I can tell you with absolute confidence that the quality of CCM has dropped steeply over the last ten or fifteen years, because I’ve studied its history thoroughly. Plus I have a local radio station that I used to like to listen to at one point, then started turning off more and more frequently. Because I’ve spent less time researching the evolution of pop music in general (in no small part because that would take WAY longer to master than a young genre like CCM), I can’t be quite as confident when I say it ain’t what it used to be, but the more I learn about it, the more I do get that impression.

        As to your comment about southern gospel, I wondered if someone was going to bring that up or if I was going to have to bring it up. I had the very same thought. If this website is meant to be geared mainly towards GOSPEL songwriters, this may not even be good practical advice, even aside from the fact that it’s generally shallow. SG is different from other genres, because like you said, its market appeal is largely built on nostalgia. That’s part of what the music’s artists and fans pride themselves on.

  3. j-mo

    I’m also against new for the sake of new. But, as a counterpoint, way too many people look at the past through rose-colored glasses and choose only to remember the good stuff. When Bridge over Troubled Water was a hit so was ABC/123, Mama Told Me Not To Come, Hitchin A Ride, etc. And today there is really good music alongside Carly Rae from Radiohead, The Black Keys, Leonard Cohen, Jack White, and even people like Gotye.

    • I never said nobody was making good music today. There’s Josh Ritter, the Civil Wars, and others. But Lindsay was specifically focusing on what’s the TREND of the day, what’s popular with the youth? And to answer that question we go to Lady Gaga, Maroon 5, Rihanna, Eminem, etc. If you say “Leonard Cohen” to the average 15-year-old today he’s going to say “Who?”

      Also, “Bridge” came out in 1970 and Lord knows the 70s spawned some truly awful music. But it was still a time when something like “Bridge” even COULD become a hit. I doubt it would be a hit today. With the introduction of styles like rap, club, electro-pop, etc., something has to get edged out.

      • As for groups like Black Keys, garage rock has never been my thing, but that’s one style that has been around for a while. So my dislike of it obviously isn’t based on a disdain for the new. I just don’t like the sound. In fact there’s a lot of rock music that doesn’t float my boat, even from thirty or forty years ago. I love some flavors of rock, but not all.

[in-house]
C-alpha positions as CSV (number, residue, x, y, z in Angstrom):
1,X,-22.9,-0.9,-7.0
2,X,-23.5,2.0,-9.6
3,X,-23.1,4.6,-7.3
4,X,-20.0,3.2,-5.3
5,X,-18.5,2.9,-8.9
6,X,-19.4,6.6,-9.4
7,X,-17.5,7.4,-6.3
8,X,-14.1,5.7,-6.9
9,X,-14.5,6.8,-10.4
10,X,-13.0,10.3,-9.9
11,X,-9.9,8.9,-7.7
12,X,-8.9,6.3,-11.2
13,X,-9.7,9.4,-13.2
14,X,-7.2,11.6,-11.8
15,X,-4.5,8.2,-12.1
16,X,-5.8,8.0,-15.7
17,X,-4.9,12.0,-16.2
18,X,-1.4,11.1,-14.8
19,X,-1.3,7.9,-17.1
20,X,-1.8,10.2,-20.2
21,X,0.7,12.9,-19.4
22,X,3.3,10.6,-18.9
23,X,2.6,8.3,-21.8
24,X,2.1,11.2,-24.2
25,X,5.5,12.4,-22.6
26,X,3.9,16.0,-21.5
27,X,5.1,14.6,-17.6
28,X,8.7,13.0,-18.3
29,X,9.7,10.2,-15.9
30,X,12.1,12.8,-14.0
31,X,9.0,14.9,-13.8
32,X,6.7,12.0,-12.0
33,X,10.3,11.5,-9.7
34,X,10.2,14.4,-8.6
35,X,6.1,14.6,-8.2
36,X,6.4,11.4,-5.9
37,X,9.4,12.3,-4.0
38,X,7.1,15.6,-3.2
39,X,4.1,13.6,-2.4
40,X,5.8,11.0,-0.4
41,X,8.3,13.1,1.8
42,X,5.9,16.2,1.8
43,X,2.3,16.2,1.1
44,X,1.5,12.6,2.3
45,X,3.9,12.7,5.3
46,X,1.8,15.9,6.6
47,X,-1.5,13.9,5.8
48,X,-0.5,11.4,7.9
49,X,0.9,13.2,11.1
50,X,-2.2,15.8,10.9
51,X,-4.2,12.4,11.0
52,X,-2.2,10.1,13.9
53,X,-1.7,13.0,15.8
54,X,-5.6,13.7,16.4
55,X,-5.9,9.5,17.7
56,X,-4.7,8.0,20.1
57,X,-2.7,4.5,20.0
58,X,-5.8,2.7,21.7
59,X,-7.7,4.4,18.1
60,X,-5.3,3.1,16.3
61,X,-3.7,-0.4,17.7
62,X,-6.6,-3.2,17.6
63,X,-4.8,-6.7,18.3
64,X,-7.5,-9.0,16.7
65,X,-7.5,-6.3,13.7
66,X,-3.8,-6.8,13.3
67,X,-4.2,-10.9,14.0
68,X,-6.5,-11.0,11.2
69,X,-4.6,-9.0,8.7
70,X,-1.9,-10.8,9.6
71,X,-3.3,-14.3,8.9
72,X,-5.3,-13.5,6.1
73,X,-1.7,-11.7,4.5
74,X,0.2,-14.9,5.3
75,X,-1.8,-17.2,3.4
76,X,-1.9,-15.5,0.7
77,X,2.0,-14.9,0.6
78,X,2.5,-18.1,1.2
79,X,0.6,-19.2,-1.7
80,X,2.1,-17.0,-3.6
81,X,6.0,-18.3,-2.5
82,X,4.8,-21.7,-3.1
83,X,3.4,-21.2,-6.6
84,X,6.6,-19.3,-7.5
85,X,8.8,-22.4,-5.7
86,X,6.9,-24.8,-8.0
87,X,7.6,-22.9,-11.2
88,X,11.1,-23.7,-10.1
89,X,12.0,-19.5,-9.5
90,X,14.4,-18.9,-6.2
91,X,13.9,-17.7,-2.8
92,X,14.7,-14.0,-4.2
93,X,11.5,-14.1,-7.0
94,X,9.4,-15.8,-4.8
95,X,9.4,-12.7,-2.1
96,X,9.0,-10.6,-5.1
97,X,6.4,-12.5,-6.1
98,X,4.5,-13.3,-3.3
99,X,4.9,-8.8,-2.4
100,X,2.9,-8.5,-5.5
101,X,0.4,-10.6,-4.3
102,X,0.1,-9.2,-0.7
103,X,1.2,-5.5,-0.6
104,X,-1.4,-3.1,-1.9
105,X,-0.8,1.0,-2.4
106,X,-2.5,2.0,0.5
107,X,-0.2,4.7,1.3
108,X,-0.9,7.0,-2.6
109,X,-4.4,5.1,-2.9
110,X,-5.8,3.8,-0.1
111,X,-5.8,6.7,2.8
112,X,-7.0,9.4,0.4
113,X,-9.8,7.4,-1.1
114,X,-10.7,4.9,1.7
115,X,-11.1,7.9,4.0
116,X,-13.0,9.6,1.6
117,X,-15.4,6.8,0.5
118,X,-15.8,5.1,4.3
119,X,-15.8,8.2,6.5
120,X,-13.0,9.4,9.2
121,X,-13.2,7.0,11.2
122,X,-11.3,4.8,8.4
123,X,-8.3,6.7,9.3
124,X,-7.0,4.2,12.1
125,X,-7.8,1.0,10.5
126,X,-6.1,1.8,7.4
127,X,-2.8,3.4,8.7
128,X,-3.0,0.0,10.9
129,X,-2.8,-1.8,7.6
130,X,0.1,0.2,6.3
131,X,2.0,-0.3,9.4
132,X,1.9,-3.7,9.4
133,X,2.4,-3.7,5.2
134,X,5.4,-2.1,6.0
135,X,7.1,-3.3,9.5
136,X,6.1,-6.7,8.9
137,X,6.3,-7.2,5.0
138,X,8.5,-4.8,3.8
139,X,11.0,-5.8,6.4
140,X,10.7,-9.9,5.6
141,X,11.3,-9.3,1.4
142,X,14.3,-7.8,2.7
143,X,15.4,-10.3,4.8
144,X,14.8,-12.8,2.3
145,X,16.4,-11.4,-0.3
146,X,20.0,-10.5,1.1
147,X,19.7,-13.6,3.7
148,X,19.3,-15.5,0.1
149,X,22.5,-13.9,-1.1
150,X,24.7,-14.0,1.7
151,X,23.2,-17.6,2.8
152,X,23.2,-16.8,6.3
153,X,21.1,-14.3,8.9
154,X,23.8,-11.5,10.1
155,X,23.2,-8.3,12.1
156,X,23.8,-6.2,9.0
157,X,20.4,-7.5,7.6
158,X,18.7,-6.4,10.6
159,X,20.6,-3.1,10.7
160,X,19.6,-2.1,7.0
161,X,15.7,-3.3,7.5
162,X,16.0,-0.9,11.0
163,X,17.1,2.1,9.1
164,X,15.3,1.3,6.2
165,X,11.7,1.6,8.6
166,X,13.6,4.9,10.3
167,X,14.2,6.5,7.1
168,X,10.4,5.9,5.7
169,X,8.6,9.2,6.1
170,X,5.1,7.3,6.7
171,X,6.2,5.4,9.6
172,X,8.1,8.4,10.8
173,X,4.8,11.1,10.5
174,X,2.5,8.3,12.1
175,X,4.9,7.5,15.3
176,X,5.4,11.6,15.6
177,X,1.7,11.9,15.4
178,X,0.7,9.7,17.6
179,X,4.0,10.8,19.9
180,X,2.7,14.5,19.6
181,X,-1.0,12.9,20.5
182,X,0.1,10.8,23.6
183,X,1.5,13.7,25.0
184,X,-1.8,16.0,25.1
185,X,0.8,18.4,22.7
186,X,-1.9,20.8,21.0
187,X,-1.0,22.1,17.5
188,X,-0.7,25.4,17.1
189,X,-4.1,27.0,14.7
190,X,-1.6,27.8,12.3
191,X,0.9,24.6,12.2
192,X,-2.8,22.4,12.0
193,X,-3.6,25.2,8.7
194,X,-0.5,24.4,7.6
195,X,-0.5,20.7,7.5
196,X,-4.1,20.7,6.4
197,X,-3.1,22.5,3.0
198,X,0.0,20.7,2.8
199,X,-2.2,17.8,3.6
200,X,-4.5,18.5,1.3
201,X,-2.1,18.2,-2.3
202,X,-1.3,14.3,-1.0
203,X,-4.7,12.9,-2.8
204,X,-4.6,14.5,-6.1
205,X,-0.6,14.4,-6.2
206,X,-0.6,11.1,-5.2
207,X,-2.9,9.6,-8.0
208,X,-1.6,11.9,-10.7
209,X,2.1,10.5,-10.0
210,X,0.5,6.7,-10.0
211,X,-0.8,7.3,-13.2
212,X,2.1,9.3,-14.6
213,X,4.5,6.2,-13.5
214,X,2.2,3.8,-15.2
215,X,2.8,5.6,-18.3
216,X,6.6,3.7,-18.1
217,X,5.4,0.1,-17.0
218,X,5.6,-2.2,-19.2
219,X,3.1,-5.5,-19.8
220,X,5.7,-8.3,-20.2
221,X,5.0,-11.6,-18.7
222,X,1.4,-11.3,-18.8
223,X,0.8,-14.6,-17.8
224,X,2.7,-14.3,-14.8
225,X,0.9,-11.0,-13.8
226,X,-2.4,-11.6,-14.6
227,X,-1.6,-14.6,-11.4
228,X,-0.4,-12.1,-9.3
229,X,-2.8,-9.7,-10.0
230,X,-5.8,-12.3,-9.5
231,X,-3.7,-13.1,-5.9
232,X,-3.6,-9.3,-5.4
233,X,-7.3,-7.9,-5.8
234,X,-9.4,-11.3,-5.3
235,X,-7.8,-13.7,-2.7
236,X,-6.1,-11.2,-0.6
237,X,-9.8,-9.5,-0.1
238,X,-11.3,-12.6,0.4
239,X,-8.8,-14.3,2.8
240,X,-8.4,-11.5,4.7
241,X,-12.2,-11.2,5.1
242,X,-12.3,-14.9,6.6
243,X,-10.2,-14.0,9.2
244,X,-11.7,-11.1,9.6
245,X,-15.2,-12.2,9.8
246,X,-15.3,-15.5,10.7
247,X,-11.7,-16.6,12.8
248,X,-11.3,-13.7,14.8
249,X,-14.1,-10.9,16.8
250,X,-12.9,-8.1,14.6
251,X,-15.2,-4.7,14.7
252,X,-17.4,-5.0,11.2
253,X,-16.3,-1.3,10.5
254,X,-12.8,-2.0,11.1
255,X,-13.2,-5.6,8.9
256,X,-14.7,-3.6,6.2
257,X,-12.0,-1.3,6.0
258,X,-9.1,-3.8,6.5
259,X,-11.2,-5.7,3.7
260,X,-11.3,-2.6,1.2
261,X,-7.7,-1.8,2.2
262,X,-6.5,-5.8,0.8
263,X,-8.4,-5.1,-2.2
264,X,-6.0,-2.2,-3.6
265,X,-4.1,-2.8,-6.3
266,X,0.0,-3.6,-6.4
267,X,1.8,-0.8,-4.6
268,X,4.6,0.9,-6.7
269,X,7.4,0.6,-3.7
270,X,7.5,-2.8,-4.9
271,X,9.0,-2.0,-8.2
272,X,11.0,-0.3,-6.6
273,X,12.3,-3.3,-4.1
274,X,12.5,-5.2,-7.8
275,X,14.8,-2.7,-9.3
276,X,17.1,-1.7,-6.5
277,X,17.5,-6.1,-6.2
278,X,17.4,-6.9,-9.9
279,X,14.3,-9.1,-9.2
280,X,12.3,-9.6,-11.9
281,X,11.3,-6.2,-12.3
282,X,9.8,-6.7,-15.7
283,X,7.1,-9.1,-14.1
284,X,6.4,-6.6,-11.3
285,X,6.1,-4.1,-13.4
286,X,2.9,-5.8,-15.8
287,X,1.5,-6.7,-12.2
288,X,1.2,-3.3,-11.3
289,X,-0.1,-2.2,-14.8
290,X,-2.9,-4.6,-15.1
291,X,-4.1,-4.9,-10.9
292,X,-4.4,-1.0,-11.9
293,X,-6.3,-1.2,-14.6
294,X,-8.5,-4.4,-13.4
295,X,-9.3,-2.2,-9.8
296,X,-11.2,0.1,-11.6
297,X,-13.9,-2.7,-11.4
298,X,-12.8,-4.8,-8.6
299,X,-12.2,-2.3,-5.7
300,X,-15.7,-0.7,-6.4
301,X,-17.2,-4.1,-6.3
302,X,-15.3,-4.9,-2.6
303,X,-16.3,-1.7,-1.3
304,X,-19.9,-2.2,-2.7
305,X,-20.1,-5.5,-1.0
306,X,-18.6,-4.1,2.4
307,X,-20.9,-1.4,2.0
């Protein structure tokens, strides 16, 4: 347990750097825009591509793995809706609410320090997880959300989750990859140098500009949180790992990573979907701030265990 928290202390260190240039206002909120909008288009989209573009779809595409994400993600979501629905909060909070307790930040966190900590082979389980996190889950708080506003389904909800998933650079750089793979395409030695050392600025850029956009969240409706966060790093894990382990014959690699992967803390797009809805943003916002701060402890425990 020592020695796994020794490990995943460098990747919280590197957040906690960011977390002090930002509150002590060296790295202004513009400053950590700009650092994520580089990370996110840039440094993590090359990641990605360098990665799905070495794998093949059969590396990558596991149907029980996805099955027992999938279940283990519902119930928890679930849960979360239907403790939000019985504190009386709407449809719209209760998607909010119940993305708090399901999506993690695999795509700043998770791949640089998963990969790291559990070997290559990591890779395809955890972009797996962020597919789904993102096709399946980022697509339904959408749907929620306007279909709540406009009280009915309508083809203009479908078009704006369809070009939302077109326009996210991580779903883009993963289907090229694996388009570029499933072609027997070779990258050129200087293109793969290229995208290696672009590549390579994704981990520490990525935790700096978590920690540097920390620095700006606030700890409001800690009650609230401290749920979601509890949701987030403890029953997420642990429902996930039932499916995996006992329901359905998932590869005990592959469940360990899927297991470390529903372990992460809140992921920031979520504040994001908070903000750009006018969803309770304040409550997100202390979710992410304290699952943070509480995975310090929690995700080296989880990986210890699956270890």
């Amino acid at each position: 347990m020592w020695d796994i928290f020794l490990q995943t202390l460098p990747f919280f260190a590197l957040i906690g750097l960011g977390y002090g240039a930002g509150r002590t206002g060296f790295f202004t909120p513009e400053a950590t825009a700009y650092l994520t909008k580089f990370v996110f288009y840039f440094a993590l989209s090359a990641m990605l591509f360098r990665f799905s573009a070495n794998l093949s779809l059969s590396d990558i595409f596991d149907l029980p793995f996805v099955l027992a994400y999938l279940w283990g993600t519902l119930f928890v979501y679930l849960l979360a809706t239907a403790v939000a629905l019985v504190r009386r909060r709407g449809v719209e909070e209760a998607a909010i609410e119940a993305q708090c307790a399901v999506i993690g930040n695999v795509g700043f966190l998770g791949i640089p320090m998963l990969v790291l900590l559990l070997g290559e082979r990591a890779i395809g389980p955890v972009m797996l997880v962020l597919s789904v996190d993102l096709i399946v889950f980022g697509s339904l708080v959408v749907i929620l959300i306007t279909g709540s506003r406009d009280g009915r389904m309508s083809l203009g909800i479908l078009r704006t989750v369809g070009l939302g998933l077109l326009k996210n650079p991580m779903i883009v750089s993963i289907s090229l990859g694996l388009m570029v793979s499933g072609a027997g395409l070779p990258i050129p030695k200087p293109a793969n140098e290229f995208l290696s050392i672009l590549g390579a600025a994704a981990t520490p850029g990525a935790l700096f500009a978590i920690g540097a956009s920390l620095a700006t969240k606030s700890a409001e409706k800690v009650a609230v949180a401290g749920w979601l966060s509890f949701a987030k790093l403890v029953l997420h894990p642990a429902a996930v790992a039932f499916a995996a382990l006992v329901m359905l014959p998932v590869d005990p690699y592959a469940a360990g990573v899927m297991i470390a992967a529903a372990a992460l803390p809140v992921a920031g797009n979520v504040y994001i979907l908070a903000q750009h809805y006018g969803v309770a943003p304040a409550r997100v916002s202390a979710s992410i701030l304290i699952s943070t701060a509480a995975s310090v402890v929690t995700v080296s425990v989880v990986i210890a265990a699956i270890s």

• Continuing to clarify what I mean, I don’t consider myself to be saying EITHER “If it’s old it’s must be good” OR “If it’s new it must be terrible.” Lindsay, on the other hand, was explicitly making a virtue out of “new-ness.” That’s what I’m coming down hard on here.

  4. I can appreciate a good old hymn, and still love to hear The News Boys sing, Shine. I am glad you posted this and would love to see more on song writing. Ive been into gospel song writing for several years now; I think I can maybe reach someone one day…gonna take some help though!! More of these articles would be appreciated!!

  5. I thought these couple of paragraphs from a review of a popular band’s new album were interesting. It confirms what I’ve been saying:

    “Maroon 5 no longer really exists. They are no longer creating their own music. They recognized that all of the current hit music falls under categories like ‘disco-flavored dance-floor filler’ or ‘dance-pop glitz,’ and they knew to sell songs they’d need to hire outside help. Who’d they hire? Look up names like Max Martin, Ryan Tedder, Shellback, and Benny Blanco–these people are the new ‘Maroon 5,’ and they are also Pink and Katy Perry and Kelly Clarkson and Usher and Britney Spears and Taio Cruz and Adele and OneRepublic and Gym Class Heroes and Sean Paul and Avril Lavigne and Justin Bieber and Ke$ha and Flo Rida and Pitbull. I’m not making this up–it is a fact that almost all of the music we hear on the radio is created by the same few guys whose names you probably haven’t heard.

    I think it would be fair to say that the Billboard 100 has never been in such a sad, homogenous state, and I think it would also be fair to say that the release of this album confirms that modern hit music is vapid and soulless–it is little more than brand names selling catchy hooks created by anonymous dance-pop gurus.”

  6. There’s a pretty major thing you are leaving out when drawing comparisons with that picture. Those two songs were written for two completely different target audiences. Call Me Maybe is intended for teens and young adults, Bridge Over Troubled Water was probably written for an audience that is much more mature.